In the first overhaul of its rules for internet businesses in two decades, the European Union is threatening to break up companies that repeatedly engage in anti-competitive behavior, raising the stakes in its efforts to curb Big Tech.
The European Commission, the EU’s executive arm, presented on Tuesday, Dec. 15, two new pieces of legislation that will affect how these tech giants operate. These come following concerns in the region about how powerful some of these companies have become and how this has posed as a roadblock for smaller firms looking to compete in the European market.
Under the first of the two new pieces of legislation, called the Digital Markets Act, technology companies that break competition rules could face fines of up to 10 percent of their global revenues. In addition, Brussels also warned that the EU would move to break up any technology company that is fined three times within five years.
In regards to the new legislation, Margrethe Vestager, the European Commissioner for Competition, said the EU would not hesitate to “impose structural remedies, divestitures” on offending companies.
That said, an EU official who did not want to be named due to the sensitivity of the issue, told CNBC that breaking up businesses would only happen “if no other remedy is available.”
The other new piece of legislation that the commission is introducing is called the Digital Services Act. This is designed to address illegal and harmful content by asking platforms to rapidly take it down. It will also impose fines for companies that do not follow these rules.
According to Vestager, the two proposals would ultimately serve a dual purpose: “To make sure that we, as users, have access to a wide choice of safe products and services online. And that businesses operating in Europe can freely and fairly compete online just as they do offline.”
The two new pieces of legislation will have to be approved by European governments and lawmakers. Verstager said that she hopes that the new rules will be adopted “as fast as possible,” but this could take up to two years.
The EU has been at the forefront of tech regulations, with the bloc establishing new data privacy laws in 2018. But the prospect of breaking up a U.S. tech giant could be a daunting prospect. (Related: In major privacy victory, top EU court rules against mass surveillance.)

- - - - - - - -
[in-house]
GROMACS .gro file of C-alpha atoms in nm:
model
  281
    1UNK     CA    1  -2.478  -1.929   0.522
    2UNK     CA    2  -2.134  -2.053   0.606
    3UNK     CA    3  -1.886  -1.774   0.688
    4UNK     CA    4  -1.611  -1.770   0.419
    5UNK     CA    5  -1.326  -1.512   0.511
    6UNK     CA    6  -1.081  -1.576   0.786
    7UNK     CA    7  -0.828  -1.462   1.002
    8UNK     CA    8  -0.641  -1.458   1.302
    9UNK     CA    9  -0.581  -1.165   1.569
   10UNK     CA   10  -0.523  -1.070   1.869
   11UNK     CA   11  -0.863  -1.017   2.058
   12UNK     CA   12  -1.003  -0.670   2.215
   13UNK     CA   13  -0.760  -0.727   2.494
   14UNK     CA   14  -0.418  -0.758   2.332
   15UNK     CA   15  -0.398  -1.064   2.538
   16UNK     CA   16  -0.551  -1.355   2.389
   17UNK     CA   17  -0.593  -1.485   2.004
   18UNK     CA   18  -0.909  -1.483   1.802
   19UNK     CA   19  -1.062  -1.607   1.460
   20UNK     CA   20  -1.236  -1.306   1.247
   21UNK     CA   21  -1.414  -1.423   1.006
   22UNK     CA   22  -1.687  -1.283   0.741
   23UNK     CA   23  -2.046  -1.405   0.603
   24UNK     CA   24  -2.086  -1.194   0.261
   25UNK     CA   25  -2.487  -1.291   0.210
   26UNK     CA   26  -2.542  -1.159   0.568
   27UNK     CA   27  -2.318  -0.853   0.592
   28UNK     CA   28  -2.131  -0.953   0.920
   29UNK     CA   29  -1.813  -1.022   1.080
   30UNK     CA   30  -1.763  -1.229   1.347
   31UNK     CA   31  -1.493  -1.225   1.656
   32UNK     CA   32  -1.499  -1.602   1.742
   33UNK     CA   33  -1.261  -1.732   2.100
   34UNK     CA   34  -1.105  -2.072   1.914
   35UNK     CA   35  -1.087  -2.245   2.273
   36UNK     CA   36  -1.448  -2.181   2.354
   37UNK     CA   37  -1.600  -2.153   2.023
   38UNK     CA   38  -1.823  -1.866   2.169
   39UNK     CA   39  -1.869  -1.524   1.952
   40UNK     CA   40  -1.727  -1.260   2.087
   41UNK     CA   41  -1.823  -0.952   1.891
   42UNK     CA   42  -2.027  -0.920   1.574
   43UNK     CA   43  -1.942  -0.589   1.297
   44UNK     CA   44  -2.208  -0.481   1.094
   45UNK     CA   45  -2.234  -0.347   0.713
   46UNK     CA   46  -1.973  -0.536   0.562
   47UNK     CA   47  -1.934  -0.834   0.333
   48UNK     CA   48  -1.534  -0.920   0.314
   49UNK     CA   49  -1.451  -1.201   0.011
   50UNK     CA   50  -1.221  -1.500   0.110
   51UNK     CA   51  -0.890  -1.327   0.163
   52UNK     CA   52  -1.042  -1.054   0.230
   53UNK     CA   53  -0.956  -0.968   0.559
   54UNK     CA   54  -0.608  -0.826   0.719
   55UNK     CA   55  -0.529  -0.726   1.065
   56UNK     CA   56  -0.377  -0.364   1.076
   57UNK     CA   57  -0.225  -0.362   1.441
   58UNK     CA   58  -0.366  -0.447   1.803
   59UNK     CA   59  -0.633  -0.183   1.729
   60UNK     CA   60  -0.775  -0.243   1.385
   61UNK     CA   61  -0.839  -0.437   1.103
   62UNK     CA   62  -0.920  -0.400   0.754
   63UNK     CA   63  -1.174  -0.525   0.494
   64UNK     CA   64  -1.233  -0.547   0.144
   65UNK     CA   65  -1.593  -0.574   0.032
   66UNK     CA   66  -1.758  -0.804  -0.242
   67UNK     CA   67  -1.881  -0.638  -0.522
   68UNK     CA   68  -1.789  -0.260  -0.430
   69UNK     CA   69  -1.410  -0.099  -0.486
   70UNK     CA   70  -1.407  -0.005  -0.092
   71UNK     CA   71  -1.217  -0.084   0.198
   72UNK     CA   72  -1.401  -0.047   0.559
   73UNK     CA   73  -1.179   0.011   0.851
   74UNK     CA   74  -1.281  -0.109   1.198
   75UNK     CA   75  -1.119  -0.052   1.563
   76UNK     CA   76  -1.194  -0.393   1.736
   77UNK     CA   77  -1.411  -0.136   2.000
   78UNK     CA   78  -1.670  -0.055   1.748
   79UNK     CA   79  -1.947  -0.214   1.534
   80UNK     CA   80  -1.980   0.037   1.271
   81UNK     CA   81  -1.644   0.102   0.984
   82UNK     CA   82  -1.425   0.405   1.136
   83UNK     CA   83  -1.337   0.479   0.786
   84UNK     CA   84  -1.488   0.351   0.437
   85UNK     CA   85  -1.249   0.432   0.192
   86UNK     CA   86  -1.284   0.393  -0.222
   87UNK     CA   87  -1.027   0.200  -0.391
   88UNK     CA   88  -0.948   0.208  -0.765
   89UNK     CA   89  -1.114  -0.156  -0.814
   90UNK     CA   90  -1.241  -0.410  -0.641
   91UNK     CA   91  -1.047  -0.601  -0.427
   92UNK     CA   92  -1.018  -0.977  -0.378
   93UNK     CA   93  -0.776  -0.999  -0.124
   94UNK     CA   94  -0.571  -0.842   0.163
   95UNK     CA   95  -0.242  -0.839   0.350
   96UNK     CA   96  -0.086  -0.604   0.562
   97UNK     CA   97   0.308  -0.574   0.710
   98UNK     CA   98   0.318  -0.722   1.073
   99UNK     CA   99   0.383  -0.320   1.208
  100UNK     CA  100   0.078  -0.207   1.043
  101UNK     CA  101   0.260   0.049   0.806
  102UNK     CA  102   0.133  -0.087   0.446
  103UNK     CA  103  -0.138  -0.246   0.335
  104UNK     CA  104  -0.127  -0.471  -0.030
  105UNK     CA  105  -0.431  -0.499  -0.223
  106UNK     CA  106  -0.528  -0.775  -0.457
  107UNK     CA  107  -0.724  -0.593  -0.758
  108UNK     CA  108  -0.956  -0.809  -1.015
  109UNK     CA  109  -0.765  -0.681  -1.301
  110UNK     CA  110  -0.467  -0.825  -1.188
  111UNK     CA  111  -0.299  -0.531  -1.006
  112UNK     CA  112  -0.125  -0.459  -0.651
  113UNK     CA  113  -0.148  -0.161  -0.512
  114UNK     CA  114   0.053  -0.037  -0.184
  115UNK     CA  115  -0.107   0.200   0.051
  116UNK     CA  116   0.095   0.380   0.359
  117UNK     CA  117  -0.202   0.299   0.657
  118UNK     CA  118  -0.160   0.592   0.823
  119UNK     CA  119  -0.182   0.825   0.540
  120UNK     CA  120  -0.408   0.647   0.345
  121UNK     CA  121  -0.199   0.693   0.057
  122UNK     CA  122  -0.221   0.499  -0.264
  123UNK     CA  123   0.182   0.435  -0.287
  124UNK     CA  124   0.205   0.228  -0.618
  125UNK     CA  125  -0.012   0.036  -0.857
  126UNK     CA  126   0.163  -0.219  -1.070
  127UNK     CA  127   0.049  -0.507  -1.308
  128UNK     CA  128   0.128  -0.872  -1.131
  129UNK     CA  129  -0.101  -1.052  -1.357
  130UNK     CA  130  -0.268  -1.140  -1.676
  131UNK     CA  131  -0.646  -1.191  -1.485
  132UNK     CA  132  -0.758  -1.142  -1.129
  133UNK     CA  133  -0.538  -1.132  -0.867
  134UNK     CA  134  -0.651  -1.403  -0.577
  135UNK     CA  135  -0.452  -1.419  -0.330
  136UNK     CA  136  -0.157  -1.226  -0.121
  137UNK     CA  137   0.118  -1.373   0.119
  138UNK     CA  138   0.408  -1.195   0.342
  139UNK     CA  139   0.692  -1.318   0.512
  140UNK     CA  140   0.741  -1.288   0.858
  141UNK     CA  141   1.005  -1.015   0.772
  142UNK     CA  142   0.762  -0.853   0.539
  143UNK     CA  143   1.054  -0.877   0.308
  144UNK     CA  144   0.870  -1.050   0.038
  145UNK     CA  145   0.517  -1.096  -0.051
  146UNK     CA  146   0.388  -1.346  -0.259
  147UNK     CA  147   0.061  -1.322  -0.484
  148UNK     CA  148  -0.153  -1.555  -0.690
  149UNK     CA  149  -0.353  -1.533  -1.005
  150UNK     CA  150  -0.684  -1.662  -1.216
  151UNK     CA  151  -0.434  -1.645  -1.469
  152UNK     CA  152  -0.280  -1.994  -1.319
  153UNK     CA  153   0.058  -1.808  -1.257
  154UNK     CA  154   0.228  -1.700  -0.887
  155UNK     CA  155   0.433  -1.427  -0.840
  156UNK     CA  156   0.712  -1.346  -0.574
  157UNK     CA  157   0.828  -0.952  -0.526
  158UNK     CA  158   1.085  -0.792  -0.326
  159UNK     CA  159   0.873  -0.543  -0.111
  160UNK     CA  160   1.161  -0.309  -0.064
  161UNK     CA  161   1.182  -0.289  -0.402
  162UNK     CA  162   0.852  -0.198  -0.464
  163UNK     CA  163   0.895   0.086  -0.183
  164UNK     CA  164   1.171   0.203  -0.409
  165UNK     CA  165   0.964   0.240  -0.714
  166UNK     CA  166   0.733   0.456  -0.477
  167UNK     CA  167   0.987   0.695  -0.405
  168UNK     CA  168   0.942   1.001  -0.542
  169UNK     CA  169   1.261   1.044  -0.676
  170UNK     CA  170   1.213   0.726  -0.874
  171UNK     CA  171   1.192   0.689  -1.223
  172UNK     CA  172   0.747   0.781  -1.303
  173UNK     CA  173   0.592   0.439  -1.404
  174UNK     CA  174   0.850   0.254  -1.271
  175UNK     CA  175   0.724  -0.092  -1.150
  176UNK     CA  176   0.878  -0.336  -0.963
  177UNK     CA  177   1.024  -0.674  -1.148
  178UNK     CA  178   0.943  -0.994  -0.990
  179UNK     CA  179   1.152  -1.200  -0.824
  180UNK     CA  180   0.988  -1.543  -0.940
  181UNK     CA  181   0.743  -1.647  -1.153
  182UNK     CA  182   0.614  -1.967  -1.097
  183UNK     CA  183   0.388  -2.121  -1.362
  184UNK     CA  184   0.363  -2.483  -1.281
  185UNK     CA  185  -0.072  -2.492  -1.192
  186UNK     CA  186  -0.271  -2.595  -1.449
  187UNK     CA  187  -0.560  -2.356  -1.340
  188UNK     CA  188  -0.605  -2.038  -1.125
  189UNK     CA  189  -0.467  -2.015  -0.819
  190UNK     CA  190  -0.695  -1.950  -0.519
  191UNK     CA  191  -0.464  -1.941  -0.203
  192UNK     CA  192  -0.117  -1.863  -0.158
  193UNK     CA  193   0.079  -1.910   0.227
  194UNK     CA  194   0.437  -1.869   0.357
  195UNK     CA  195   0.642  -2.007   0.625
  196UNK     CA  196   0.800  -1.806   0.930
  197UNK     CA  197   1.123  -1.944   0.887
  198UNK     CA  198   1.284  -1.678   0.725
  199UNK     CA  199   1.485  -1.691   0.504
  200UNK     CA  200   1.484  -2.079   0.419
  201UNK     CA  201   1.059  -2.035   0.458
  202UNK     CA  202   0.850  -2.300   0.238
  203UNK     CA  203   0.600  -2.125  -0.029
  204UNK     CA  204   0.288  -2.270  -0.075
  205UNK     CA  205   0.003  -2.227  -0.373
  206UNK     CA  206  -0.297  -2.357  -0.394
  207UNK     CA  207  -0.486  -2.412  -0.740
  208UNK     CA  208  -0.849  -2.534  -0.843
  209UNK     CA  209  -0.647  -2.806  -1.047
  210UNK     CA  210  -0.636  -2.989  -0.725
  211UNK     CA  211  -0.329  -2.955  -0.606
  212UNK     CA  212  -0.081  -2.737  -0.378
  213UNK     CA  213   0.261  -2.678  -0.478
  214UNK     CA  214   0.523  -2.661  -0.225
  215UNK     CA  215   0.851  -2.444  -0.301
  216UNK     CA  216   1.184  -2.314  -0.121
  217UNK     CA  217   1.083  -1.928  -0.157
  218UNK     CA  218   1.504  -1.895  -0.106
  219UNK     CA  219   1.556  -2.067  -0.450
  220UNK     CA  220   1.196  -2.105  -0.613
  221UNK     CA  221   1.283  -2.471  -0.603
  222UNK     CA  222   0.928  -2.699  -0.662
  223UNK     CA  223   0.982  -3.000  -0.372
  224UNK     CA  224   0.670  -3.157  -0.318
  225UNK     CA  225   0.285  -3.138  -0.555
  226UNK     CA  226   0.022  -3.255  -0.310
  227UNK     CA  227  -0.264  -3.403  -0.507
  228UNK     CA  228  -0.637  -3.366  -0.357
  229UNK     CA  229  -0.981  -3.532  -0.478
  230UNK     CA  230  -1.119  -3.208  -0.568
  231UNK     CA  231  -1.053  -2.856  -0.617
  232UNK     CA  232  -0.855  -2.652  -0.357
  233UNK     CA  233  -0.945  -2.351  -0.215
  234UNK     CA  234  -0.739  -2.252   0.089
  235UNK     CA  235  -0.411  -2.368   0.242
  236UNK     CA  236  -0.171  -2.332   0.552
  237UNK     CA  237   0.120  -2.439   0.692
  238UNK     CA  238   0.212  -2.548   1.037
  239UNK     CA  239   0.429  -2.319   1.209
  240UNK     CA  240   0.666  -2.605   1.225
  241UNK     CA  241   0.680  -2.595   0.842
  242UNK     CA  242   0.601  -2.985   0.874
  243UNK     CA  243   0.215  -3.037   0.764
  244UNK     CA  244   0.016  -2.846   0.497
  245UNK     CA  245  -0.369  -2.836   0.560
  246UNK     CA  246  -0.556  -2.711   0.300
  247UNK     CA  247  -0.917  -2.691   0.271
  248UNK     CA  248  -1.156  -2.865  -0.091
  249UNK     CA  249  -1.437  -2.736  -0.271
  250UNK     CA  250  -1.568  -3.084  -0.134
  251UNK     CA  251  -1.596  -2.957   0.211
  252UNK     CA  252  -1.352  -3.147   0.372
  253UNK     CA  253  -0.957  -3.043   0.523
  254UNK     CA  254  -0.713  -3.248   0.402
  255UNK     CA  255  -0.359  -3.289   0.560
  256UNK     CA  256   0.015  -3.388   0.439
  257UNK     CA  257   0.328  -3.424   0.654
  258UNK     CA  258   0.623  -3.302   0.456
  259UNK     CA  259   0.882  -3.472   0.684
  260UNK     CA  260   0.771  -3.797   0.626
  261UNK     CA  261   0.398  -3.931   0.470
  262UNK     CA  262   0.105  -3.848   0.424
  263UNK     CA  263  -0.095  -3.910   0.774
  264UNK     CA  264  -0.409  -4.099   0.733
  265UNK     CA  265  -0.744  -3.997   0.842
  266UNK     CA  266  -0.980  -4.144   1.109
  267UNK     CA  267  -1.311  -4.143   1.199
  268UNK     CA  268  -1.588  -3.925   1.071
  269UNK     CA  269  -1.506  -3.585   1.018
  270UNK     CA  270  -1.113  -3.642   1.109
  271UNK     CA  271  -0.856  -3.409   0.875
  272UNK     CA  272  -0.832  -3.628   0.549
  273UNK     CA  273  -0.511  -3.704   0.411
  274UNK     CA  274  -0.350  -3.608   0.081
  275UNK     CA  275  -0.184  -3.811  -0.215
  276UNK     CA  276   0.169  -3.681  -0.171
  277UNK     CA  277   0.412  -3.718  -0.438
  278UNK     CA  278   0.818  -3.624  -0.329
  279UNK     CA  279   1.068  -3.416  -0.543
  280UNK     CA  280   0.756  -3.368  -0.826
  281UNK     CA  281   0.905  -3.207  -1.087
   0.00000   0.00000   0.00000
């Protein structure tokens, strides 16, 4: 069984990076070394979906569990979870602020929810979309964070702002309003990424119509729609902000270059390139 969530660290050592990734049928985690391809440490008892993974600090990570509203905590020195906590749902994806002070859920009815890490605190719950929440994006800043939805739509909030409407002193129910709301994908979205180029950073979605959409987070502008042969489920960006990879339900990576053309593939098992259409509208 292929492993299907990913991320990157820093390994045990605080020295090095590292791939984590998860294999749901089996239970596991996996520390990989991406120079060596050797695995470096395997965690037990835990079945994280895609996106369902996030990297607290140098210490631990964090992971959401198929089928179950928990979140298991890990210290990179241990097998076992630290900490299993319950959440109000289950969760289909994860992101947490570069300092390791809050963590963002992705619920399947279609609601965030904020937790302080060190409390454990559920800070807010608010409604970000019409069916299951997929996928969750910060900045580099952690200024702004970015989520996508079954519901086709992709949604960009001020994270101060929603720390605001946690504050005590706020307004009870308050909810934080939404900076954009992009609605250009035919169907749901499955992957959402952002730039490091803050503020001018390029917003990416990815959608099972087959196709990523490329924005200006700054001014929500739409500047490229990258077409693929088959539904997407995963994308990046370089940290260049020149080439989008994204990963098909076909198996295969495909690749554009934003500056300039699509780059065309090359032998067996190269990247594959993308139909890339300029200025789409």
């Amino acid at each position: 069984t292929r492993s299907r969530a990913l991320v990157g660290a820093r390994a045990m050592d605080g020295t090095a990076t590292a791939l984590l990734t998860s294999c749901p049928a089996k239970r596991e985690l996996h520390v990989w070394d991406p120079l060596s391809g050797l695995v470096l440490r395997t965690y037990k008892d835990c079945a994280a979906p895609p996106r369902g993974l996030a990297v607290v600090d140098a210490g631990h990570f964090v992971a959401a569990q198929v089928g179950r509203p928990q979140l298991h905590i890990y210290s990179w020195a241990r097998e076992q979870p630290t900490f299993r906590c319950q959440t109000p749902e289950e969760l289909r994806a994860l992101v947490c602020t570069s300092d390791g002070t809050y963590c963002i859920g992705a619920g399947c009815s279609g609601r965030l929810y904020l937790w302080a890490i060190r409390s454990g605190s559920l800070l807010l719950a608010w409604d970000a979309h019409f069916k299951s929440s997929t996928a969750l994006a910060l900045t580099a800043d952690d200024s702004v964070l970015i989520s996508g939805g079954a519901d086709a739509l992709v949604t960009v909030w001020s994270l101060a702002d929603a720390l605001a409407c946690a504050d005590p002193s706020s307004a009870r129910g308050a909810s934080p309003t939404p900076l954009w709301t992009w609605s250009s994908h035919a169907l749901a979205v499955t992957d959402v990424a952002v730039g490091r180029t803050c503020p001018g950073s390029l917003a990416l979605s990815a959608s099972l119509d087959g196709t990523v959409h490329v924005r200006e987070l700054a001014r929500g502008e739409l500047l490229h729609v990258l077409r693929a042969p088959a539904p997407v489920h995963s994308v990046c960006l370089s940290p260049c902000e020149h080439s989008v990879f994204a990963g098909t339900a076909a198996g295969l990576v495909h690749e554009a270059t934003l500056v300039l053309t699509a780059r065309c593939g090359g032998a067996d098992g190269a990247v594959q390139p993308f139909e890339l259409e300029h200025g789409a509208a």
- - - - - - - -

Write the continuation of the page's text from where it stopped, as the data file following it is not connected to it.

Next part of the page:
“I don’t believe the EU would risk breaking down [the alliance with the US] by threatening to break up American icons,” said Thomas Vinja, a partner at the law firm Clifford Chance.
The EU’s previous on tech regulation has raised some concerns in the U.S., but Vestager believes this time is different, saying that the latest step is part of a “global conversation about how to balance things.” She added that there were “no surprises” in the new regulations for her U.S. counterparts.
But some lawmakers feel that the rules are not enough.
“The commission’s plans are good, but not good enough to curb the monopoly power of tech giants,” said Paul Tang, a Dutch Member of the European Parliament who will be taking part in the discussion of the new rules next year.
“Instead, the commission should take direct aim and at least dismantle the perverse business model of these tech giants: monetizing personal data via advertising,” he added.
Other lawmakers fear that Big Tech will attempt to water down the new rules when they come under discussion.
“I expect platforms to try to divide the EP around fake and simple debates such as being pro versus anti-freedom of speech or pro and versus anti-innovation,” said French MEP Stéphanie Yon-Courtin.
Follow TechGiants.news for more on the efforts to curb the powers of these tech companies.